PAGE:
JOE: Opportunity to share knowledge, programming

The Journal of Extension (JOE) is the official refereed journal of the U.S. Cooperative Extension System. The acceptance rate for articles is 27.8 percent. Most submissions undergo double-blind review. Contributing to JOE is a great way for Extension staff to engage in scholarly publication.

I’m proud of the fact that Michigan State University Extension boasts two articles in the August 2015 issue.

The Case for a Paradigm Shift in Extension From Information-Centric to Community-Centric Programming” was written by Emma Strong, graduate research assistant; Jason Rowntree, associate professor in the Department of Animal Science; Kable Thurlow, Extension educator in the Agriculture and Agribusiness Institute; and Matt R. Raven, professor in the Department of Community Sustainability. In the article, the authors assert that the current Extension paradigm of information-centric programming is no longer adequate and Extension should move toward one that is community centric.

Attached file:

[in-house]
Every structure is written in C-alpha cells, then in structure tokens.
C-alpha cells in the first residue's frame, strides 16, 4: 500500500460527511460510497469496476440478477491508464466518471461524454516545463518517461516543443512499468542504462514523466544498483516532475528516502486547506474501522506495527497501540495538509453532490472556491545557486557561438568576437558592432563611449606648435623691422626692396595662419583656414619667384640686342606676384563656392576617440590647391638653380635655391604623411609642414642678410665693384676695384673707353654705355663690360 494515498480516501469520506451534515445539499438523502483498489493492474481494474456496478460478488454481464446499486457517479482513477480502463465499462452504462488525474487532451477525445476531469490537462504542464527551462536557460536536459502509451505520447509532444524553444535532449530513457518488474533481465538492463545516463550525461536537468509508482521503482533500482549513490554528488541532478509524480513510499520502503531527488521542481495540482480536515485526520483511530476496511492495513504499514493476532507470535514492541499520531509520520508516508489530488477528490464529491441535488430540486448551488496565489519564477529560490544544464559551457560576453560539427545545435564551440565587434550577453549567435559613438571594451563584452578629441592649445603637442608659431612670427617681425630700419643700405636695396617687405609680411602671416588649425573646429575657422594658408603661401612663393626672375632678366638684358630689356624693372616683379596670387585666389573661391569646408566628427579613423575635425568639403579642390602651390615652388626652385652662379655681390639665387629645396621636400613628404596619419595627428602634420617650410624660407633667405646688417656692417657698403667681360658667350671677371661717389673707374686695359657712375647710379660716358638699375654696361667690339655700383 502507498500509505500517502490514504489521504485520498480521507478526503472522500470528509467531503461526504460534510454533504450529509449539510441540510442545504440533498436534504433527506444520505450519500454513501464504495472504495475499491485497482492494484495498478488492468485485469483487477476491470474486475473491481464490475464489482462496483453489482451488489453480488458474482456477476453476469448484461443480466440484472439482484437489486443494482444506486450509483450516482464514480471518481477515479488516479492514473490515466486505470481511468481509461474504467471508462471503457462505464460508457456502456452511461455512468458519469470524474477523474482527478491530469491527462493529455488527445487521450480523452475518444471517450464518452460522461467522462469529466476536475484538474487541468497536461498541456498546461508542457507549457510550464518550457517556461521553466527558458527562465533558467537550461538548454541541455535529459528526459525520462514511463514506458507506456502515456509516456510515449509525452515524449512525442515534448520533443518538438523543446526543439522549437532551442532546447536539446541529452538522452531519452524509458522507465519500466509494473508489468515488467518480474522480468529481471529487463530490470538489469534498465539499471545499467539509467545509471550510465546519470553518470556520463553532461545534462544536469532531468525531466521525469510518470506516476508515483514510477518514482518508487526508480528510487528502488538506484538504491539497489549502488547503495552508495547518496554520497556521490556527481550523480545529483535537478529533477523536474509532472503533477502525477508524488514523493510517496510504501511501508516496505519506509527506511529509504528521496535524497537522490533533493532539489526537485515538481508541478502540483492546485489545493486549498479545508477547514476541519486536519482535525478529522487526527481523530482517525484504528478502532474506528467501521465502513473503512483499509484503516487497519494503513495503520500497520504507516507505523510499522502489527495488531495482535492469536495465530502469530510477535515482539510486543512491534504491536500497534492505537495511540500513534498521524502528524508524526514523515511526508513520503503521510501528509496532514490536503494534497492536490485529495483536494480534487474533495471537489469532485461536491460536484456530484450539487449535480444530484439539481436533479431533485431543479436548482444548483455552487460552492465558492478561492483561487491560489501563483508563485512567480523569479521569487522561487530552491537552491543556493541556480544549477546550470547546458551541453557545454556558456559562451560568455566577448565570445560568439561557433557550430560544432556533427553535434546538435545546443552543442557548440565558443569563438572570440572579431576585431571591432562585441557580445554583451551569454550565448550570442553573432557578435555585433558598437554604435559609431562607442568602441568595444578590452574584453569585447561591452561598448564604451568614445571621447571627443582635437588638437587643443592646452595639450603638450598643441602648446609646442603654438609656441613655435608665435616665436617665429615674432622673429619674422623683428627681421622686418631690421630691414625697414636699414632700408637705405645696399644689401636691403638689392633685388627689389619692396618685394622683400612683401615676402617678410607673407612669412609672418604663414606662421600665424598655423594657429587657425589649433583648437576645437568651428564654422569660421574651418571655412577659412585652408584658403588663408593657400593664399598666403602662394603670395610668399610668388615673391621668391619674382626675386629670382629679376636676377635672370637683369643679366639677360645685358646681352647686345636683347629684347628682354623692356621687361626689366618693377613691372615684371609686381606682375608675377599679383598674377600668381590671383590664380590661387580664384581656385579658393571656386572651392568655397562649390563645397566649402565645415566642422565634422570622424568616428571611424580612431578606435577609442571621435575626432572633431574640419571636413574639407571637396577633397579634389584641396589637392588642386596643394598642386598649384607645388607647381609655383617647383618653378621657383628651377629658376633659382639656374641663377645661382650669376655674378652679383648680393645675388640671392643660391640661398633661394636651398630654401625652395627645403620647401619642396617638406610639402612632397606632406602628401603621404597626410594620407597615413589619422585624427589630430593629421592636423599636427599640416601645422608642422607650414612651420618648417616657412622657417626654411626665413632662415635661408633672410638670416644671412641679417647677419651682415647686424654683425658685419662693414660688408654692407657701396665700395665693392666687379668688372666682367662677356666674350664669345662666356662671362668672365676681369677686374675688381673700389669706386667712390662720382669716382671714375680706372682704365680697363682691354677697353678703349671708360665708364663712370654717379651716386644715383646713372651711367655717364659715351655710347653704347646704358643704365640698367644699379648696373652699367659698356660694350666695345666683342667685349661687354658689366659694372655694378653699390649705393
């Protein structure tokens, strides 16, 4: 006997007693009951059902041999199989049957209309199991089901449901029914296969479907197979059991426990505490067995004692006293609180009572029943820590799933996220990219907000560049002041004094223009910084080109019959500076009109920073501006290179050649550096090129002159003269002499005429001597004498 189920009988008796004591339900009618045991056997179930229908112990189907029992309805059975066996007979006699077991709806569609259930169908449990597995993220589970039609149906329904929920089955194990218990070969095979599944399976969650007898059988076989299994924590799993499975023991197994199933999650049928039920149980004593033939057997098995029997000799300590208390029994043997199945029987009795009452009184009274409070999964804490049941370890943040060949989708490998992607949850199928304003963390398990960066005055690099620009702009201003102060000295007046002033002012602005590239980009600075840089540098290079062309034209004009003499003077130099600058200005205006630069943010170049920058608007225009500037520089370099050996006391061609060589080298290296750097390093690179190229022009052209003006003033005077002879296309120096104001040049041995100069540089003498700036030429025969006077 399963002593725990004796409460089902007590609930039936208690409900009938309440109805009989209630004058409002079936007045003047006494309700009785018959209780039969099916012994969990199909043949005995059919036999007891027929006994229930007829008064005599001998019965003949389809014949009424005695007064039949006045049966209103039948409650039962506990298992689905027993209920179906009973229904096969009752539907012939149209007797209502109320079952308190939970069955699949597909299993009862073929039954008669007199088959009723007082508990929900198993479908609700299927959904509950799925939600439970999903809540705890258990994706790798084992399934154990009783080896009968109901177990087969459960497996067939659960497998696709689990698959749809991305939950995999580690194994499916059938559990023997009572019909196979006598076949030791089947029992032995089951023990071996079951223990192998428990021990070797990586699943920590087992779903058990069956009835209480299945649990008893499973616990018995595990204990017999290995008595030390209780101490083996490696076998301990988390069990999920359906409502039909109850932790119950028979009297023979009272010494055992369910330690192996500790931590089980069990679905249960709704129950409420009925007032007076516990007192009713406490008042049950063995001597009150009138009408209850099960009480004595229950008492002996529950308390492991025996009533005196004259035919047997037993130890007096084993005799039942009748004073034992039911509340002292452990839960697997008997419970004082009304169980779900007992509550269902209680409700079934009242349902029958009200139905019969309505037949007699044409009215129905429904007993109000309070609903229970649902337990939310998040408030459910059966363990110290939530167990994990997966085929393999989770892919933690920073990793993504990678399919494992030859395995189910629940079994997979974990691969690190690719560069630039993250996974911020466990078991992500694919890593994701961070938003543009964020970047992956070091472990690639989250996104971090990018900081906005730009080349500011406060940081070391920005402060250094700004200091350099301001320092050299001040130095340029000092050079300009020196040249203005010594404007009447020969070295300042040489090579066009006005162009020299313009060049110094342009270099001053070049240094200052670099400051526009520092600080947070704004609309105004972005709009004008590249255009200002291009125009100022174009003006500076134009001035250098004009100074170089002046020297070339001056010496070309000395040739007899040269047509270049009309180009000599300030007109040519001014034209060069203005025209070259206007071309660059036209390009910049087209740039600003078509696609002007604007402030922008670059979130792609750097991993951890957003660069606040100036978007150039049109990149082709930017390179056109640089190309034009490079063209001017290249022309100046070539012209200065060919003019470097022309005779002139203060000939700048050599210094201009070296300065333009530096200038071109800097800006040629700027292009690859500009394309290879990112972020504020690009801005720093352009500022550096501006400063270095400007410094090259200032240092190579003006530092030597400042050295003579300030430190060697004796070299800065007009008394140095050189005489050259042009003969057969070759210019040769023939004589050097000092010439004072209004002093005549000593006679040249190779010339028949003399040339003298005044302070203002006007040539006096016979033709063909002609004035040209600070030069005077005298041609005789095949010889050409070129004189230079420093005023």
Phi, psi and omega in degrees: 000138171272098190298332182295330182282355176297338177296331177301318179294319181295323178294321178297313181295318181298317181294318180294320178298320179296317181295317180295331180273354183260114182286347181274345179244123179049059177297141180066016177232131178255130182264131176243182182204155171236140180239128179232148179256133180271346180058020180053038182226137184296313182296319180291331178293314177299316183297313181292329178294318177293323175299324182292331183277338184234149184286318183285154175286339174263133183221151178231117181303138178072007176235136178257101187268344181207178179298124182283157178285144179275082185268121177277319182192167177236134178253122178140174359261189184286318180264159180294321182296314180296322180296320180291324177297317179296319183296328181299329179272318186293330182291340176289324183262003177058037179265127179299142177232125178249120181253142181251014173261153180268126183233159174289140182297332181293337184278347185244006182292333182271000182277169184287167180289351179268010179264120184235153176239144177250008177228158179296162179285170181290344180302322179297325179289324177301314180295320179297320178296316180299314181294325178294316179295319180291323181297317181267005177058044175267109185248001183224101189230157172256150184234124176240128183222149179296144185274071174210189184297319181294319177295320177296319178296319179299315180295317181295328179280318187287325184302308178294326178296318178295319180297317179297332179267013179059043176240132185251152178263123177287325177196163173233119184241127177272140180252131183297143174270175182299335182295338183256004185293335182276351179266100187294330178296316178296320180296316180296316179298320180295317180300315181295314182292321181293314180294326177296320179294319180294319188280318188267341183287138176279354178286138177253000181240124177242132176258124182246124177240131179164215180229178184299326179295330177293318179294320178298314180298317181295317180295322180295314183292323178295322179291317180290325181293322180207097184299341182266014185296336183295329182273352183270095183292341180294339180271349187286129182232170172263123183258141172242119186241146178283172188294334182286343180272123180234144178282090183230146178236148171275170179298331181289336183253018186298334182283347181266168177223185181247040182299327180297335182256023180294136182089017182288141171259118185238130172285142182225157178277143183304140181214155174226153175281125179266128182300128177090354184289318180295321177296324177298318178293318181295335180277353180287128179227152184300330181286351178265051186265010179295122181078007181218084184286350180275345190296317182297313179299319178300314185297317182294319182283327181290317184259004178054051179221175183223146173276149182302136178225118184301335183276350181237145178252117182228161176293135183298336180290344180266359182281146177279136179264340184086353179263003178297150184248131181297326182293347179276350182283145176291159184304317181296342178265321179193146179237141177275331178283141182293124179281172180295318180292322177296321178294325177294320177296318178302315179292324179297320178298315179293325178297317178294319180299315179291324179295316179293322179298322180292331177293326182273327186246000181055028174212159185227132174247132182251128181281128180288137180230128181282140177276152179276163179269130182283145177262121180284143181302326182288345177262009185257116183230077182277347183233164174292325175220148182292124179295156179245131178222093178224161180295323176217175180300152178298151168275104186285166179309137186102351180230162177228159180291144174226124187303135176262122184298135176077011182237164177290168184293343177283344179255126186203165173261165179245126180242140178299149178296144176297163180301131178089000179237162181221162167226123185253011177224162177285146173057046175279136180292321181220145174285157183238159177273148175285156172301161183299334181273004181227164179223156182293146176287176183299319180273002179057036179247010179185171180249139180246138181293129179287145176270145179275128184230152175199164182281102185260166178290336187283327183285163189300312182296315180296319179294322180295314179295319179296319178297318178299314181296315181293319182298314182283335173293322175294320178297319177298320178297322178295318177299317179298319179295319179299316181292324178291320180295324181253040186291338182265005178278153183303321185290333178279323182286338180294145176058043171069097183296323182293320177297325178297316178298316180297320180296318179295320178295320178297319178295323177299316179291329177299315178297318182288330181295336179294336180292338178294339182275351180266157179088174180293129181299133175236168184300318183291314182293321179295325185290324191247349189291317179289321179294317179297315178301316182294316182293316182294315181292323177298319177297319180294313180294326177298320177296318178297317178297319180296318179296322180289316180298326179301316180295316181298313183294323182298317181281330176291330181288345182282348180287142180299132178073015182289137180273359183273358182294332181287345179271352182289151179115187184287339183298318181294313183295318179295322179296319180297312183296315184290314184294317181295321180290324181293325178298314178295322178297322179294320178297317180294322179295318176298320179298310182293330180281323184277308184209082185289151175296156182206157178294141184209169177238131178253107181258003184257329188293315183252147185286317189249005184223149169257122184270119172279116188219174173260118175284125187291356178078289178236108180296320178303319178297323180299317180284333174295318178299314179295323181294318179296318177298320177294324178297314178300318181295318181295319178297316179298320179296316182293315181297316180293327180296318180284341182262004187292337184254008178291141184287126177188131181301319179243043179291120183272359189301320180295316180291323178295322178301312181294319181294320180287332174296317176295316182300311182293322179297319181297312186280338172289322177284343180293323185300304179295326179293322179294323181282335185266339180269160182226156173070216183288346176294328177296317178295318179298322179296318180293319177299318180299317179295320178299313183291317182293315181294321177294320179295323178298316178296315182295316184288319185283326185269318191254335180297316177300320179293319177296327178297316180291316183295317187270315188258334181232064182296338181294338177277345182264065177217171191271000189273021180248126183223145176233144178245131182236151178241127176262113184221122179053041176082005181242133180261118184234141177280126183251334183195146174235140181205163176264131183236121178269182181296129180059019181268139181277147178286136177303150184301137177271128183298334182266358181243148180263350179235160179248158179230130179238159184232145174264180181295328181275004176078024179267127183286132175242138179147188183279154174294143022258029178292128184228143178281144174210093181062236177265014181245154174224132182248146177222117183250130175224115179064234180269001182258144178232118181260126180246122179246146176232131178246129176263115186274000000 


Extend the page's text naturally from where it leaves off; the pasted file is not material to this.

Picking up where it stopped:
College Transition Study Shows 4-H Helps Youth Prepare for and Succeed in College” was written by Judy Ratkos, senior program leader (now retired), and former research assistant Lauren Knollenberg. The article gives the results of a study that showed 4-H alumni rated significantly higher than the comparison group on six life skills constructs.

The publication is a rich resource of the work being done around the country by our Extension colleagues. If you’re not reading it, you’re missing out. If you’re not publishing in it, you may want to.

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Filed under Publications

MSU Extension Bookstore transition

This week during the Michigan State University Extension webinar update, Doug Brinklow, director of ANR Communications, addressed some of the rumors that have been circulating about the upcoming transition of the MSU Extension Bookstore. No, the bookstore will not be going away, but we are going to be making some improvements.